Air Evacuations May Cause More Harm For TBIs

January 11, 2016 | Attorney, Matthew Dolman
Air Evacuations May Cause More Harm For TBIs According to a new study conducted by the University of Maryland School of Medicine, rapid air evacuation has the potential to cause more damage to those patients suffering from an extremely established battlefield condition—traumatic brain injury. Throughout modern history and continuing on to today, the US has flown its wounded warriors out of combat zones to medical centers around the world so that they can get the best medical treatment in the fastest way possible. More than 330,000 U.S. service members have suffered from TBI injuries, one of the leading causes of death and disability for those returning from Iraq and Afghanistan. The study was funded by a $2.5 million U.S. Air Force grant and was helmed by Alan Faden, a professor of anesthesiology at the University Of Maryland School Of Medicine. The Facts of the Study The study was published on Monday in the Journal of Neurotrauma and stated, “This research shows that exposure to reduced barometric pressure, as occurs on military planes used for evacuation, substantially worsens neurological function and increases brain cell loss after an experimental TBI-even when oxygen levels are kept in the normal range. It suggests that we need to carefully evaluate the cost-benefit of air transport in the first days after injury.”[1] The objective of the study was to investigate whether prolonged hypobaria (atmospheric pressure similar in military planes) in rats subjected to traumatic brain injury alters behavioral and histological outcomes. The rats were placed in chambers after given TBIs that would simulate air pressure in a military transport aircraft. A pressurized cabin in a military transport aircraft cruising at an altitude of 9,000 feet above sea level is about 3,000 feet above what civilian airliners journey through. This atmospheric pressure along with timed exposure helped to exemplify how the brain actually worsens through subjectivity. In a variety of tests, Faden put the injured rats in two pressurized sessions separated by two days, simulating what a service member might go through when traveling between countries. The researchers found that repeated exposures to pressurized cabins with a mild head injury compounded the effects to mimic a larger head injury. The study also looked at the results of air transport in the days following an injury. According to Faden, there was added inflammation to the brain after transport seven days post-injury. Throughout the variety of tests, the rats were given oxygen to make sure that their blood oxygen levels were normal. Some of these rats were also given 100% supplemental oxygen to mimic real world medical treatment that is often prescribed to patients in transport [2]. “What we showed is that if you give 100 percent supplemental oxygen in this condition of air evacuation pressure, it was worse than just giving enough oxygen to normalize the oxygen tension,” Faden said. This study bolsters the need to weigh the benefits of rapid air evacuation against keeping patients stabilized closer to the battlefield before airlifting them home. “The major point of this is to rethink this issue,” Faden said, adding that he hopes the Air Force will look at ways to better pressurize aircraft or find other approaches to lessen the effects of pressurization. TBIs Traumatic brain injury (TBI) can occur any time the brain tissue is damaged due to trauma from an outside force or due to the brain jostling against the skull. What you may not realize, however, is that there are several different types of brain injuries with which a TBI victim may be diagnosed. The signs, symptoms, treatment, and prognosis of the injury all largely depend not only on the severity of the injury, but on the particular kind of TBI that occurred. It is important for a qualified brain injury attorney to recognize the differences in types of brain injuries as the potential issues in any resulting legal claims may differ based on a particular individual's diagnosis. At the Dolman Law Group Accident Injury Lawyers, PA, we pay close attention to every client's brain injury diagnosis and to the other specific facts of their case to make sure we can work for the best possible outcome in a brain injury lawsuit. We also stay on top of the latest news to make sure that all of our information it up to date to make sure that we are the best legal representatives for victims of such injuries. Our information also helps you to understand the most current headlines regarding the issue. Dolman Law Group Accident Injury Lawyers, PA For more information on traumatic brain injury and related topics, visit our website at If you're seeking legal help pertaining to a personal injury caused by another party's negligence which led to the traumatic brain injury of you or a loved one, Dolman Law Group Accident Injury Lawyers, PA offers a free consultation and case evaluation by an experienced brain injury attorney. Give us a call today at 727-451-6900. Dolman Law Group Accident Injury Lawyers, PA 800 North Belcher Road Clearwater, FL 33765 (727) 451-6900 References: [1] [2]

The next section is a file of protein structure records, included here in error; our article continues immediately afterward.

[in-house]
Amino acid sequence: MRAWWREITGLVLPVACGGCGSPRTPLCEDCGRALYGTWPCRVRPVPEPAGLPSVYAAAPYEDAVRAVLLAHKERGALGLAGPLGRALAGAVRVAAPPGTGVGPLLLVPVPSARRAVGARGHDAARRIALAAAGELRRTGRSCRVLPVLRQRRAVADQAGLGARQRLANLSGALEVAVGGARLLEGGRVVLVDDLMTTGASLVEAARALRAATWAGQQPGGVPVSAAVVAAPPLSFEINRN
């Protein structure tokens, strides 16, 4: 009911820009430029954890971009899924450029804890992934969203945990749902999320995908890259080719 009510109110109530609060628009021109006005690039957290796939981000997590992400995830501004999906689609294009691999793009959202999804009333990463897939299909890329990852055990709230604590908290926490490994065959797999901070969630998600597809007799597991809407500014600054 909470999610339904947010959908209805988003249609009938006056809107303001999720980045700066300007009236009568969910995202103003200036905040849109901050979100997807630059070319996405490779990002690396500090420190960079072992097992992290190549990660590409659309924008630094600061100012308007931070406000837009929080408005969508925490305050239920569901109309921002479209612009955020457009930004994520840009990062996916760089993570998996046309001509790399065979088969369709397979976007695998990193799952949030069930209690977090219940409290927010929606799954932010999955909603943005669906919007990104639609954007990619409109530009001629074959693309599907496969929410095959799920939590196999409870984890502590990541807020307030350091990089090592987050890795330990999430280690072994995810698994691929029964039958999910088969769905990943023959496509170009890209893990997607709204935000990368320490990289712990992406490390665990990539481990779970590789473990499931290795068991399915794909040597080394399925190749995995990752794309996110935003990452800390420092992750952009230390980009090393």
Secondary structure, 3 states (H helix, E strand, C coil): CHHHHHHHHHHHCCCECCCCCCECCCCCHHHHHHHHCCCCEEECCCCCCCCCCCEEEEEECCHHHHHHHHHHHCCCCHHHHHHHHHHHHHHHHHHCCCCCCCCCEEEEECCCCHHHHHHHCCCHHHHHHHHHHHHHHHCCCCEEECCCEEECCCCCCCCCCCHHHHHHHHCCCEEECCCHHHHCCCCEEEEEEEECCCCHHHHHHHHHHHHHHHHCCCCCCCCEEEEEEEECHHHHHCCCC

Matthew Dolman

Personal Injury Lawyer

This article was written and reviewed by Matthew Dolman. Matt has been a practicing civil trial, personal injury, products liability, and mass tort lawyer since 2004. He has successfully fought for more than 11,000 injured clients and acted as lead counsel in more than 1,000 lawsuits. Always on the cutting edge of personal injury law, Matt is actively engaged in complex legal matters, including Suboxone, AFFF, and Ozempic lawsuits.  Matt is a lifetime member of the Million Dollar Advocates Forum and Multi-Million Dollar Advocates Forum for resolving individual cases in excess of $1 million and $2 million, respectively. He has also been selected by his colleagues as a Florida Superlawyer and as a member of Florida’s Legal Elite on multiple occasions. Further, Matt has been quoted in the media numerous times and is a sought-after speaker on a variety of legal issues and topics.